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October 18, 2007
When Beth Stevens left her rising career within traditional American zoos, she did so for the chance to become the executive leader and conscience of Walt Disney World's animal programs and conservation efforts. Now she's getting a chance to take on that role for Disney worldwide.
Stevens, 48, who as vice president of Animal Kingdom oversaw all of Disney World's animal-science programs, has been promoted to senior vice president for environmental affairs for Disney Worldwide Services. That gives her oversight of environmental and conservation programs throughout Walt Disney Co., from international endangered-species preservation and wildlife-habitat management to the use of biodiesel fuels and the creation of environmentally friendly "green" hotels.
Stevens will remain based in Orlando, where she helped open Disney's Animal Kingdom theme park in 1998, helped found and lead the Disney Wildlife Conservation Fund, and helped manage zoological programs throughout the giant resort.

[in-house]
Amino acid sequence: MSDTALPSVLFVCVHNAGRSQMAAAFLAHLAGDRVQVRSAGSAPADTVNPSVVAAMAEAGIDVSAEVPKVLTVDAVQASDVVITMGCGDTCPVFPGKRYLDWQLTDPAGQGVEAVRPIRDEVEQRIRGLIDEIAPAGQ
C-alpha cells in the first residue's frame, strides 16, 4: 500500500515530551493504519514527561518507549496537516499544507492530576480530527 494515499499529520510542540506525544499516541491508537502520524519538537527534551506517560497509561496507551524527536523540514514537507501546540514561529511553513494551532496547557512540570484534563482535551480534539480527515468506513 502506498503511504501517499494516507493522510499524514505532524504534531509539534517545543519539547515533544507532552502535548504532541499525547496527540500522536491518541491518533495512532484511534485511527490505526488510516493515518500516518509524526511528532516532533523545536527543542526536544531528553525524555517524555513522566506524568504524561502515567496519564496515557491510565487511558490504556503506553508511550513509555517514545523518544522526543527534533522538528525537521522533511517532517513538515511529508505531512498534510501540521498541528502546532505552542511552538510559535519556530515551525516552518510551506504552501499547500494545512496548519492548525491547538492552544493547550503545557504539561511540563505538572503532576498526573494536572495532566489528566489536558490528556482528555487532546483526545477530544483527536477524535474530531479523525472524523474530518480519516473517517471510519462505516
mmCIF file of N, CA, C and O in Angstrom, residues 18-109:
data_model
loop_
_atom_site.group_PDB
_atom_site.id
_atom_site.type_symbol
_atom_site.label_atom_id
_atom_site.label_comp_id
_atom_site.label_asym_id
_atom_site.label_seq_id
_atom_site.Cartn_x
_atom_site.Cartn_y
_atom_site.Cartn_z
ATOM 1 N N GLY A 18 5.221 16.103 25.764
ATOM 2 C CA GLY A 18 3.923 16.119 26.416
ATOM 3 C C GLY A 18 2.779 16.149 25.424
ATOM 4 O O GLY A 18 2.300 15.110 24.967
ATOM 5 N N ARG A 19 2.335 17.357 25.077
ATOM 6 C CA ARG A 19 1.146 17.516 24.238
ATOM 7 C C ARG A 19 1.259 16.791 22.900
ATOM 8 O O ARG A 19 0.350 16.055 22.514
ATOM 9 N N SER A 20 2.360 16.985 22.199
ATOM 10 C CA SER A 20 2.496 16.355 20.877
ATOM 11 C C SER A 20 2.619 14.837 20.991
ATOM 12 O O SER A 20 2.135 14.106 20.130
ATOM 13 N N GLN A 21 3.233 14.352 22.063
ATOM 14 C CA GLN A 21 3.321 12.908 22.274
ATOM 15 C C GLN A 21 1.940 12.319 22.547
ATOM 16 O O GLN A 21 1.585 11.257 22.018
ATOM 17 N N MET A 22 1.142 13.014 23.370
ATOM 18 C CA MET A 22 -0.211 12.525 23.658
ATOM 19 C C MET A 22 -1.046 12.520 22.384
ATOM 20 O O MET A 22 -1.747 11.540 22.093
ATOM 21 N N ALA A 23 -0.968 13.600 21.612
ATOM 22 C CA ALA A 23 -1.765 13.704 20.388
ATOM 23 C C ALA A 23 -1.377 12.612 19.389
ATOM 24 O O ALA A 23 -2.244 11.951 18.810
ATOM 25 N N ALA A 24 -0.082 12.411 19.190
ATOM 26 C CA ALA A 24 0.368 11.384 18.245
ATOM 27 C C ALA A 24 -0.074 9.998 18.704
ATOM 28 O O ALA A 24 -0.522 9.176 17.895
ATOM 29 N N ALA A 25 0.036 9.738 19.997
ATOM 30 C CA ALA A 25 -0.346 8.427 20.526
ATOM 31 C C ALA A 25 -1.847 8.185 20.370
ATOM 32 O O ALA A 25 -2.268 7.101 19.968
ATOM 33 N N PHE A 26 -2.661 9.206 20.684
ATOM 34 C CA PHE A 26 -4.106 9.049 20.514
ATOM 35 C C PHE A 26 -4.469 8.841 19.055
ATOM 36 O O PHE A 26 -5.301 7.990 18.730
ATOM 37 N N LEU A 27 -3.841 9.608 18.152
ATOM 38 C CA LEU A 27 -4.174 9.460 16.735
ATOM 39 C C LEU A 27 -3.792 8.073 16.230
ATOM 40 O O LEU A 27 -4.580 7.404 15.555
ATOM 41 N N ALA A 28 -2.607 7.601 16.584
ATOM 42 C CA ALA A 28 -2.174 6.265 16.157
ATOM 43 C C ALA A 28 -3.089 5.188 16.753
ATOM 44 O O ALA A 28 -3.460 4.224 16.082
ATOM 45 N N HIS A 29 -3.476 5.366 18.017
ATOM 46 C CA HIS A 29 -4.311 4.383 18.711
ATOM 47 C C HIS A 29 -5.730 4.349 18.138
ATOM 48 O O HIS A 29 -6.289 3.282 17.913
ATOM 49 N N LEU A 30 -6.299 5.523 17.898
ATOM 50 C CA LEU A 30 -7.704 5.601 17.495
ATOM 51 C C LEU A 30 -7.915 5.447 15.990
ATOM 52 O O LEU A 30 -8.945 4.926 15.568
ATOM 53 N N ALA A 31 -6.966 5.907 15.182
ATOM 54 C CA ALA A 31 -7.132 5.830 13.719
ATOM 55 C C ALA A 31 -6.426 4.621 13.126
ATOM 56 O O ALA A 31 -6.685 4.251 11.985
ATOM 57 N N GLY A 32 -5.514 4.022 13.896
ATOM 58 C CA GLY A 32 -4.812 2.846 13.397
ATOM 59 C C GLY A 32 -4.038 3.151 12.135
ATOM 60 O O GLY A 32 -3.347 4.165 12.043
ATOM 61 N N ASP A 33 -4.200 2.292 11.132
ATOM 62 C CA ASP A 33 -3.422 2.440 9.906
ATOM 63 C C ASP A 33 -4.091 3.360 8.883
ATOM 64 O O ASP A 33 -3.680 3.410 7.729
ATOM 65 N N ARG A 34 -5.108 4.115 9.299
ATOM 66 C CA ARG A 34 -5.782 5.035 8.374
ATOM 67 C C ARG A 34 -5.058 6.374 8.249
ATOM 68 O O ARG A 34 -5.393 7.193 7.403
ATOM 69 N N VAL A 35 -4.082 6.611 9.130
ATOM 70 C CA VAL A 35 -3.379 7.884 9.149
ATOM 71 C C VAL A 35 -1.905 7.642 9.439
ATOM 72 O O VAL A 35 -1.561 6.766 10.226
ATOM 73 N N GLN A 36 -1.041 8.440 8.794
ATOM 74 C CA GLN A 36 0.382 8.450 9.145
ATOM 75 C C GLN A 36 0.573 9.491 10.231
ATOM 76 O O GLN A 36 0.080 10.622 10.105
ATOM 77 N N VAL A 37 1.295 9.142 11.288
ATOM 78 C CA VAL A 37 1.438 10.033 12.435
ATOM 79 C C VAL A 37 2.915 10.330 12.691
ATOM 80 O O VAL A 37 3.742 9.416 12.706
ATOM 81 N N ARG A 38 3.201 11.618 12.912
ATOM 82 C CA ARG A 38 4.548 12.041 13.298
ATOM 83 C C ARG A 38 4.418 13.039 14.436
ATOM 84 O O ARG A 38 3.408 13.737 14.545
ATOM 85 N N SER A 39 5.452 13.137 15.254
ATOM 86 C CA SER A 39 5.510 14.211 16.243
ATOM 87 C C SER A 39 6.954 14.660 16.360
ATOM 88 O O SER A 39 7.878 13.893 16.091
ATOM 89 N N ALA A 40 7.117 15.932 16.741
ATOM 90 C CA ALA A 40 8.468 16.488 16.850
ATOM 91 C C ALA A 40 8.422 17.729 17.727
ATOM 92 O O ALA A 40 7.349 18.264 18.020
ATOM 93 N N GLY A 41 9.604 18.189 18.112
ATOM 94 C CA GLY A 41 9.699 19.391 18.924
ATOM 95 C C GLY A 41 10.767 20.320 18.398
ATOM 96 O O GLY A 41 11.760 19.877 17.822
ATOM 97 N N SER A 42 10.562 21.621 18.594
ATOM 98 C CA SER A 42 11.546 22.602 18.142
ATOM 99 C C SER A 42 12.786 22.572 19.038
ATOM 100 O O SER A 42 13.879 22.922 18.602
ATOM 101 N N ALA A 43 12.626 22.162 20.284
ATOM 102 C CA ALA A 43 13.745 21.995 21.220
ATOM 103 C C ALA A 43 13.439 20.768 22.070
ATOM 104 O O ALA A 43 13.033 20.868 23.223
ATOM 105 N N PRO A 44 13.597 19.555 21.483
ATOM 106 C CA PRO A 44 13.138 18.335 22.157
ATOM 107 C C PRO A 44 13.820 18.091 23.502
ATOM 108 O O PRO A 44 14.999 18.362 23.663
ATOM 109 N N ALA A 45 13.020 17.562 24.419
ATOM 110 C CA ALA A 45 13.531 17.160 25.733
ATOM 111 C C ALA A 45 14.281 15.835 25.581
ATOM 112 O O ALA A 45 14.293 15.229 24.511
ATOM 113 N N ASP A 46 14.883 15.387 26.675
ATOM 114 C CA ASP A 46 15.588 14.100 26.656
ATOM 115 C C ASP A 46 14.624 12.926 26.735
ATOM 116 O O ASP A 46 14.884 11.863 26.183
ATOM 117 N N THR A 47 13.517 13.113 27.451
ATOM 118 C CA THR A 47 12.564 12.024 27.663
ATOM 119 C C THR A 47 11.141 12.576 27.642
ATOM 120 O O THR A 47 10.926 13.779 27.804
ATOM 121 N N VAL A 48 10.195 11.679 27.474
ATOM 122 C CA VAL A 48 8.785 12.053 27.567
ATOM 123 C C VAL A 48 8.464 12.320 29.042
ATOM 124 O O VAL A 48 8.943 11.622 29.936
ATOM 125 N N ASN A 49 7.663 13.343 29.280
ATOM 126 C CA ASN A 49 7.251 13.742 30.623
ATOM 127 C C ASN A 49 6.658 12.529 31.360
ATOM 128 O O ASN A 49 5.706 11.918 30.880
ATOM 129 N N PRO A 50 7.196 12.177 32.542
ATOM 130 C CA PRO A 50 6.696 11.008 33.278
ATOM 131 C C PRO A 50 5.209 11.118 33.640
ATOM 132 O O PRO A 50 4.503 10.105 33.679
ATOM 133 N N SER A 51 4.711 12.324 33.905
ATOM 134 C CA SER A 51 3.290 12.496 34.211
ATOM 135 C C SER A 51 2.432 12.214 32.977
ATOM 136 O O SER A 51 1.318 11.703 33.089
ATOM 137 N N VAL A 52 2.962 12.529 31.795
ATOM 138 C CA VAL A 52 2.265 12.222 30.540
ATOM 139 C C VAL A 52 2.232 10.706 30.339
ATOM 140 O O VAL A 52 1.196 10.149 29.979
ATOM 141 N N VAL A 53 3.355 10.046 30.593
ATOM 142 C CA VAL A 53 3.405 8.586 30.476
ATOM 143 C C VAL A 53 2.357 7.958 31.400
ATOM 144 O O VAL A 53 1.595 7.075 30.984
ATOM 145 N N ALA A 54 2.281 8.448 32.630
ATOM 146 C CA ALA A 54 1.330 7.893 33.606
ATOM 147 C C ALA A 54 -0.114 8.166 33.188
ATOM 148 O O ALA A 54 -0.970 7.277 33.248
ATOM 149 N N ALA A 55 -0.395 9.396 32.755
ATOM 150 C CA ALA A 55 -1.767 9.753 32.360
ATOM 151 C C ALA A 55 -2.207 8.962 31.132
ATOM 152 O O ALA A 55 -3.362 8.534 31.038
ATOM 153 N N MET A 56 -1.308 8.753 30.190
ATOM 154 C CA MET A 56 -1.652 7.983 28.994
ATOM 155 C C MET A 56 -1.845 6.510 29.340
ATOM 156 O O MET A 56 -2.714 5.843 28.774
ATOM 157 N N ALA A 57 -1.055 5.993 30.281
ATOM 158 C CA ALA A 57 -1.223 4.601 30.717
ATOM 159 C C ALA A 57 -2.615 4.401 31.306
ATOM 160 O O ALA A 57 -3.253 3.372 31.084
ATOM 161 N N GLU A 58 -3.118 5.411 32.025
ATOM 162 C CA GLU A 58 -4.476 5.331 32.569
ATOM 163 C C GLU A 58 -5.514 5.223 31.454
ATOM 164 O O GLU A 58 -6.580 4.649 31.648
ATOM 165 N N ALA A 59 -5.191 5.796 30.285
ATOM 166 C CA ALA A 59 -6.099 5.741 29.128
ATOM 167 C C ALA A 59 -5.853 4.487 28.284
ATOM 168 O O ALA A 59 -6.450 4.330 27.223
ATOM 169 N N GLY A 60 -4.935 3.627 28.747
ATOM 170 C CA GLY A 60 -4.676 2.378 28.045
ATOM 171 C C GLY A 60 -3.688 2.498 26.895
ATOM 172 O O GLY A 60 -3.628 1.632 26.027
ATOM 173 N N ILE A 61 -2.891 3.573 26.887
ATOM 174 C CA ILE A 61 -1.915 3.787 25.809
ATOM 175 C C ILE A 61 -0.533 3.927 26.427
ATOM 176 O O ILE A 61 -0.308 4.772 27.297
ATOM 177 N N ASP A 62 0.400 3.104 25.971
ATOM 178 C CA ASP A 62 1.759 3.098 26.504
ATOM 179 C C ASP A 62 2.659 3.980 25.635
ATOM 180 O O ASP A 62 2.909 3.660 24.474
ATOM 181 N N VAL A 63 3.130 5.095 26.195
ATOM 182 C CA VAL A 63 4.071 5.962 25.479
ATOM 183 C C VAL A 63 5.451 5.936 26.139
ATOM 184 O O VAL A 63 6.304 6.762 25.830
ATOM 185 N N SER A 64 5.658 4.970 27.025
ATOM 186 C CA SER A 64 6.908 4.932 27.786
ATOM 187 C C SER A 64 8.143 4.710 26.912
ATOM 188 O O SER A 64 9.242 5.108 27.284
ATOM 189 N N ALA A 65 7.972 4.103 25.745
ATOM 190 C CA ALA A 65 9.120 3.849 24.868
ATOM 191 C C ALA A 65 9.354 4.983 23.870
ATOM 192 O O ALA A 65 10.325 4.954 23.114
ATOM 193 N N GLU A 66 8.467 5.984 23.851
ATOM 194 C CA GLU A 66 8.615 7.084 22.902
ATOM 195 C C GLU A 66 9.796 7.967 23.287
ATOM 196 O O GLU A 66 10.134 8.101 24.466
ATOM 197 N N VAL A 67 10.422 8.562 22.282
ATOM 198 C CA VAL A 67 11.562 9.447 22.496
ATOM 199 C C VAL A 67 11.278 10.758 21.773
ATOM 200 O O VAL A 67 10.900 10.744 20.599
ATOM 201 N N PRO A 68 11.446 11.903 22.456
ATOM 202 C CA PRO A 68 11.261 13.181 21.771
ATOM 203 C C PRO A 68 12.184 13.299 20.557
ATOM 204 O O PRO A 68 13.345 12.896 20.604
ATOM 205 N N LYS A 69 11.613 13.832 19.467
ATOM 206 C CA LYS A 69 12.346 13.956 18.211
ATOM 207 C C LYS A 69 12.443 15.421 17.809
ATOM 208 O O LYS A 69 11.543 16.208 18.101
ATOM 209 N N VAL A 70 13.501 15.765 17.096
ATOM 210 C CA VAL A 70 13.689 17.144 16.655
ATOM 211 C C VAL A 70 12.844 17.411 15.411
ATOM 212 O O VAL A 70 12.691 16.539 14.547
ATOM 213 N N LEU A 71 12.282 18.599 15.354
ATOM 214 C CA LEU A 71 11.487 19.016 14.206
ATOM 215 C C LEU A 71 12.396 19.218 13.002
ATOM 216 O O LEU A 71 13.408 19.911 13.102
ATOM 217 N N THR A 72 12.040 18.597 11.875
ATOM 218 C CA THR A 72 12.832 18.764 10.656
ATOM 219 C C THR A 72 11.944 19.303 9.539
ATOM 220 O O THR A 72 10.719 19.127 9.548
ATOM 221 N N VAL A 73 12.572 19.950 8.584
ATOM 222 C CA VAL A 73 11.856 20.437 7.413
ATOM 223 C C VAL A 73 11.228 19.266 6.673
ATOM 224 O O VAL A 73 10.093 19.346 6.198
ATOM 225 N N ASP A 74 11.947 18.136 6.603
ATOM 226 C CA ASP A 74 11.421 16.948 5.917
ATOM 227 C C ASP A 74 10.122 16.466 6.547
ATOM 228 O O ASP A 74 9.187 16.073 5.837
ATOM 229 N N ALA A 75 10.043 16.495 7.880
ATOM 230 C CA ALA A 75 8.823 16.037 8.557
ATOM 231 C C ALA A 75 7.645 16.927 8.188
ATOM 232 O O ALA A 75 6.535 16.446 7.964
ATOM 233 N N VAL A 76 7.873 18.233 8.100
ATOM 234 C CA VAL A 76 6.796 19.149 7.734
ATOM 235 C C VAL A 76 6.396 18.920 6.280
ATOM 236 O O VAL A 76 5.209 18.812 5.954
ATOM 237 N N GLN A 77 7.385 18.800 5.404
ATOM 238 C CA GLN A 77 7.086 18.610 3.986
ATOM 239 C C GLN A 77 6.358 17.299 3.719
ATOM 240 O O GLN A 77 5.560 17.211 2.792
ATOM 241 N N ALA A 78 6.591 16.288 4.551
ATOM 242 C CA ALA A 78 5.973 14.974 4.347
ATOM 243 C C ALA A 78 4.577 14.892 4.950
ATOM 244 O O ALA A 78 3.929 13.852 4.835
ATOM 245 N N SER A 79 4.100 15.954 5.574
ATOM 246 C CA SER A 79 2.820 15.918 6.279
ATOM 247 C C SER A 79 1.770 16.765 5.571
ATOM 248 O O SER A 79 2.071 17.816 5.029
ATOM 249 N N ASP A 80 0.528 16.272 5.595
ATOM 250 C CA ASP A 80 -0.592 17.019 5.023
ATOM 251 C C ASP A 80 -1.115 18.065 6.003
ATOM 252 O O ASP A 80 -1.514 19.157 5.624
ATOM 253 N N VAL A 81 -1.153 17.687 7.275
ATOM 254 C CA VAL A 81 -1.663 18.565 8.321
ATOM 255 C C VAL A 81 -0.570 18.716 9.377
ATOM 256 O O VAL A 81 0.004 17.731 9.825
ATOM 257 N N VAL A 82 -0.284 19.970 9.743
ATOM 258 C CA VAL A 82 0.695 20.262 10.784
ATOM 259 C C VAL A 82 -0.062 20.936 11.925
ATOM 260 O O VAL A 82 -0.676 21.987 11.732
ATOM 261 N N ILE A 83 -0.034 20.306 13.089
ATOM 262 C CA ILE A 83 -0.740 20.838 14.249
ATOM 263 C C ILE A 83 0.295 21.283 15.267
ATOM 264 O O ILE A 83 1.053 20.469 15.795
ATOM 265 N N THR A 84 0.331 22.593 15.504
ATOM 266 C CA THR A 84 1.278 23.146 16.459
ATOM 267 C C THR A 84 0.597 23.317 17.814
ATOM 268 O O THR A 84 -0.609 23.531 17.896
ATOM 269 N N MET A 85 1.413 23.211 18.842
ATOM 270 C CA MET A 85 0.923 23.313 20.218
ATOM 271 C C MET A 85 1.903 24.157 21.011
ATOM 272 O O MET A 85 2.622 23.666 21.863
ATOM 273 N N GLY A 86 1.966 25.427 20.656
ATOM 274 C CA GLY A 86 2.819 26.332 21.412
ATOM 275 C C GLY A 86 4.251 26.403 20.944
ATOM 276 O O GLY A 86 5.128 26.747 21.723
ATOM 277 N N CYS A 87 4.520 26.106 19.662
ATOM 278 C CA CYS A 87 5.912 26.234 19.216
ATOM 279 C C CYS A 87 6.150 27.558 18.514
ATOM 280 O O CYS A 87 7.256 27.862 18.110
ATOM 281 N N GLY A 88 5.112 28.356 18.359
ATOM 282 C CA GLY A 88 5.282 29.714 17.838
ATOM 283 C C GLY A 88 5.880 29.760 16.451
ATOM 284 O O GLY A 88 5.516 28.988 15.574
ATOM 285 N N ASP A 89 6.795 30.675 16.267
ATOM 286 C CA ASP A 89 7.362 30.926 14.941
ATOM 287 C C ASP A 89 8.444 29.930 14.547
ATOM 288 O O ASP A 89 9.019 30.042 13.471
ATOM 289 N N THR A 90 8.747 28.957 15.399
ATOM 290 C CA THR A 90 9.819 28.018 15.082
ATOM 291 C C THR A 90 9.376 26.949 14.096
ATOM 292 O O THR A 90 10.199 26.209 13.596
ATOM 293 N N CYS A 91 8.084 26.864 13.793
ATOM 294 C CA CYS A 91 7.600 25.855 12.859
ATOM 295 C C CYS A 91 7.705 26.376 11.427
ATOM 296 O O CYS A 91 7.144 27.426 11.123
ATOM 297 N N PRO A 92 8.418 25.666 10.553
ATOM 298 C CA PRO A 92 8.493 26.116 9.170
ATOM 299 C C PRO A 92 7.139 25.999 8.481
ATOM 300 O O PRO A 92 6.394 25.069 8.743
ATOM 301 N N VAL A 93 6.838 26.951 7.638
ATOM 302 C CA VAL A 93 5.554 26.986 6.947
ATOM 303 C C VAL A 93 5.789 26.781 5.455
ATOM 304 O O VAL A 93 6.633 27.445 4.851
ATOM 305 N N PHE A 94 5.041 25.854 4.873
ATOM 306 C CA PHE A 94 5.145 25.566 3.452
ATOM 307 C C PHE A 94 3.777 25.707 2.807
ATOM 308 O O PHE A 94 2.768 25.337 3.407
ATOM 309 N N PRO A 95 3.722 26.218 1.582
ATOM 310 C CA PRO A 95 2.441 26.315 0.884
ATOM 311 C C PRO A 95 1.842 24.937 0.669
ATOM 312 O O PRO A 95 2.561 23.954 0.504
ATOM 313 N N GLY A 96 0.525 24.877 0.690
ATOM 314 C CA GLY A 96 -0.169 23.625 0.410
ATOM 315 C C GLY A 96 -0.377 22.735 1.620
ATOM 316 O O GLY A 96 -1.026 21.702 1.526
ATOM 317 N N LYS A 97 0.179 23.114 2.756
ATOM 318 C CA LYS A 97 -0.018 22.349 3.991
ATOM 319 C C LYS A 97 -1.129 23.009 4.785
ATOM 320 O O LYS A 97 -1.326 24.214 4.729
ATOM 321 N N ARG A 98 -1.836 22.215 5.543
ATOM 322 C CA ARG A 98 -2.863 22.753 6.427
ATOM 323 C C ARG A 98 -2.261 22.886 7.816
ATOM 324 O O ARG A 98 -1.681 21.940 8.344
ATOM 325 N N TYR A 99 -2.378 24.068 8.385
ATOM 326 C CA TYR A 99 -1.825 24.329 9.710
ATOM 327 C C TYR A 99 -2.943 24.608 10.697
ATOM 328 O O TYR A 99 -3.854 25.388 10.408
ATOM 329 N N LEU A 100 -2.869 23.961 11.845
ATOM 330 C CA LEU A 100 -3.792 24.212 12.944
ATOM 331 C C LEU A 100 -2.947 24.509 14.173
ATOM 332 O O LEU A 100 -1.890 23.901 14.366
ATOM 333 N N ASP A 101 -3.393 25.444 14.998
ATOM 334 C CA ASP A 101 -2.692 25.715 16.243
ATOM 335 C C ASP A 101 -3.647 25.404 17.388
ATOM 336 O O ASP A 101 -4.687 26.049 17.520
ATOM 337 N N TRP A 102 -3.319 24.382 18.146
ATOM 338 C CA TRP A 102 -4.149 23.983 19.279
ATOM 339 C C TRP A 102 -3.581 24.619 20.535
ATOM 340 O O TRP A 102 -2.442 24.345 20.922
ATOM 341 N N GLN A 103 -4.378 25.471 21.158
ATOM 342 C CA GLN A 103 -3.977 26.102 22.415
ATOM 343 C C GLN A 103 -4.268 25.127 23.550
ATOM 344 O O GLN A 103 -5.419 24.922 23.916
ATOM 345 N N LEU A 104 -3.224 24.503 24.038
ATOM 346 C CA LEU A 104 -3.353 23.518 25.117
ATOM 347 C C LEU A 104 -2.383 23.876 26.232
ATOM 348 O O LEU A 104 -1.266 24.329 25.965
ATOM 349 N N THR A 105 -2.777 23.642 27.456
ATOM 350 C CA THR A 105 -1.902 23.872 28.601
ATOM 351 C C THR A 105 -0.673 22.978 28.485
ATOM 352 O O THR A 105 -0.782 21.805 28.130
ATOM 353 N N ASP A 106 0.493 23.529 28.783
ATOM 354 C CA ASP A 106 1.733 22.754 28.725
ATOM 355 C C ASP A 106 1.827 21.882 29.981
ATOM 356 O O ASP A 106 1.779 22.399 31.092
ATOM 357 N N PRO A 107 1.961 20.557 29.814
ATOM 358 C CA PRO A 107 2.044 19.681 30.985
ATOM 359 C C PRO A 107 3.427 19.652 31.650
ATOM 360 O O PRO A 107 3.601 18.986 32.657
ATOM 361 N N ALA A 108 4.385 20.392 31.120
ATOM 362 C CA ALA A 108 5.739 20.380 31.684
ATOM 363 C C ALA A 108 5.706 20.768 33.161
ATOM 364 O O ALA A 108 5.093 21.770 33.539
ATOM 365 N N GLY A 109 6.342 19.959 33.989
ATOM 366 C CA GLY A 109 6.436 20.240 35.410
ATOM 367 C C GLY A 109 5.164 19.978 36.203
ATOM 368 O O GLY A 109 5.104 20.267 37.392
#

Her newly created job "is really just a commitment to build on" her Disney World work throughout the parent corporation, she said. "There certainly is a lot of passion and commitment to the environment all over the company, not just at Animal Kingdom and not just at Walt Disney World. This is really the opportunity to focus on this in a bigger way."
Val Bunting, a 31-year Disney World veteran who also helped with Animal Kingdom's opening and most recently was general manager of the Magic Kingdom, replaces Stevens as vice president of Animal Kingdom.
Jackie Ogden, who joined Disney in 1997, served as director of animal programs and later as operations leader for Animal Kingdom, was promoted to vice president in charge of animal programs and environmental initiatives throughout Disney World.
Stevens' appointment is a positive sign for Disney's commitment to conservation, said Jim Maddy, president of the national Association of Zoos and Aquariums. Stevens, who has a doctorate in biology, came to Disney from Zoo Atlanta in 1976 with a strong reputation for conservation research and education, and her reputation has only gotten stronger, Maddy said. She was head of the national zoo association's board in 2006.
"She has the highest reputation in the conservation community," Maddy said. "She's a scientist, so she brings those tools to the task . . . and she brings just unbeatable communication skills."
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